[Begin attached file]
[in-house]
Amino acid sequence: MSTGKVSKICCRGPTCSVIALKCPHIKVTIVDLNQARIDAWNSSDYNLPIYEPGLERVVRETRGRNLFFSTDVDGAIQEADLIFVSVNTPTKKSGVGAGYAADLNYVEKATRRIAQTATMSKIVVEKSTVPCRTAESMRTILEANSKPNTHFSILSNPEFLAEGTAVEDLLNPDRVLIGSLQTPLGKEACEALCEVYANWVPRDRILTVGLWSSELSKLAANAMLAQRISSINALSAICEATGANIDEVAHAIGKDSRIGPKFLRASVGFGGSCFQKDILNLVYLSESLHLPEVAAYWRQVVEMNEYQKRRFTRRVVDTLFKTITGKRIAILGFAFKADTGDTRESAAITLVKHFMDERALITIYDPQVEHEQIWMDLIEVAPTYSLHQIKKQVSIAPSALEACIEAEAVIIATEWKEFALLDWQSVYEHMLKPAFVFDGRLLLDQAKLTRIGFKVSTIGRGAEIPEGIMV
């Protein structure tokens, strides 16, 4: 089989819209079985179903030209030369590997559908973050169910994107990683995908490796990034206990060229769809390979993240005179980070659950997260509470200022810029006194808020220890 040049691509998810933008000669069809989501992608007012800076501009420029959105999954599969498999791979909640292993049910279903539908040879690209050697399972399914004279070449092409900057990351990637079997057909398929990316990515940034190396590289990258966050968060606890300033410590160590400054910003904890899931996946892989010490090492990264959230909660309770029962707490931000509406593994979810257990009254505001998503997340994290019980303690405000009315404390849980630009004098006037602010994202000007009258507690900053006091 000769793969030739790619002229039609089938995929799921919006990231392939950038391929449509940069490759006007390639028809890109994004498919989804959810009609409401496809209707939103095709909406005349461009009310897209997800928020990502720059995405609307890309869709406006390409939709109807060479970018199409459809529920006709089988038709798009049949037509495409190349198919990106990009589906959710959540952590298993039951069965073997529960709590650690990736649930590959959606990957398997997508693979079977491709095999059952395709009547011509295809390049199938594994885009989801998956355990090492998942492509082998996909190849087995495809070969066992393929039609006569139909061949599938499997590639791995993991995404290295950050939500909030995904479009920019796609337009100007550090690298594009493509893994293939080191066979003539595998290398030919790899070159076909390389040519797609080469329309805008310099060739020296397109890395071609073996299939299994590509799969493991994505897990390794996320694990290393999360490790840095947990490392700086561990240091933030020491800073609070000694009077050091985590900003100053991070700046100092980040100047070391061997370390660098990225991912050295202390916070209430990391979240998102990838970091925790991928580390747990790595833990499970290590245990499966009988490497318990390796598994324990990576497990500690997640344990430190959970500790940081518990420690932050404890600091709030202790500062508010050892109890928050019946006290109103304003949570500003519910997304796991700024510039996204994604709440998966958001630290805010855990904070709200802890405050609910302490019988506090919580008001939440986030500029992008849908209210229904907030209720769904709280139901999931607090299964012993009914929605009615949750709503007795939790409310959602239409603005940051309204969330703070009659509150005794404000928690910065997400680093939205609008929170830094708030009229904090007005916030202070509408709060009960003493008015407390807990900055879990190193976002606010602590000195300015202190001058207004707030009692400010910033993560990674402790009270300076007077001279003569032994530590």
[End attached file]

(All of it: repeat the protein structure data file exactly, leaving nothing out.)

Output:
[in-house]
Amino acid sequence: MSTGKVSKICCRGPTCSVIALKCPHIKVTIVDLNQARIDAWNSSDYNLPIYEPGLERVVRETRGRNLFFSTDVDGAIQEADLIFVSVNTPTKKSGVGAGYAADLNYVEKATRRIAQTATMSKIVVEKSTVPCRTAESMRTILEANSKPNTHFSILSNPEFLAEGTAVEDLLNPDRVLIGSLQTPLGKEACEALCEVYANWVPRDRILTVGLWSSELSKLAANAMLAQRISSINALSAICEATGANIDEVAHAIGKDSRIGPKFLRASVGFGGSCFQKDILNLVYLSESLHLPEVAAYWRQVVEMNEYQKRRFTRRVVDTLFKTITGKRIAILGFAFKADTGDTRESAAITLVKHFMDERALITIYDPQVEHEQIWMDLIEVAPTYSLHQIKKQVSIAPSALEACIEAEAVIIATEWKEFALLDWQSVYEHMLKPAFVFDGRLLLDQAKLTRIGFKVSTIGRGAEIPEGIMV
């Protein structure tokens, strides 16, 4: 089989819209079985179903030209030369590997559908973050169910994107990683995908490796990034206990060229769809390979993240005179980070659950997260509470200022810029006194808020220890 040049691509998810933008000669069809989501992608007012800076501009420029959105999954599969498999791979909640292993049910279903539908040879690209050697399972399914004279070449092409900057990351990637079997057909398929990316990515940034190396590289990258966050968060606890300033410590160590400054910003904890899931996946892989010490090492990264959230909660309770029962707490931000509406593994979810257990009254505001998503997340994290019980303690405000009315404390849980630009004098006037602010994202000007009258507690900053006091 000769793969030739790619002229039609089938995929799921919006990231392939950038391929449509940069490759006007390639028809890109994004498919989804959810009609409401496809209707939103095709909406005349461009009310897209997800928020990502720059995405609307890309869709406006390409939709109807060479970018199409459809529920006709089988038709798009049949037509495409190349198919990106990009589906959710959540952590298993039951069965073997529960709590650690990736649930590959959606990957398997997508693979079977491709095999059952395709009547011509295809390049199938594994885009989801998956355990090492998942492509082998996909190849087995495809070969066992393929039609006569139909061949599938499997590639791995993991995404290295950050939500909030995904479009920019796609337009100007550090690298594009493509893994293939080191066979003539595998290398030919790899070159076909390389040519797609080469329309805008310099060739020296397109890395071609073996299939299994590509799969493991994505897990390794996320694990290393999360490790840095947990490392700086561990240091933030020491800073609070000694009077050091985590900003100053991070700046100092980040100047070391061997370390660098990225991912050295202390916070209430990391979240998102990838970091925790991928580390747990790595833990499970290590245990499966009988490497318990390796598994324990990576497990500690997640344990430190959970500790940081518990420690932050404890600091709030202790500062508010050892109890928050019946006290109103304003949570500003519910997304796991700024510039996204994604709440998966958001630290805010855990904070709200802890405050609910302490019988506090919580008001939440986030500029992008849908209210229904907030209720769904709280139901999931607090299964012993009914929605009615949750709503007795939790409310959602239409603005940051309204969330703070009659509150005794404000928690910065997400680093939205609008929170830094708030009229904090007005916030202070509408709060009960003493008015407390807990900055879990190193976002606010602590000195300015202190001058207004707030009692400010910033993560990674402790009270300076007077001279003569032994530590």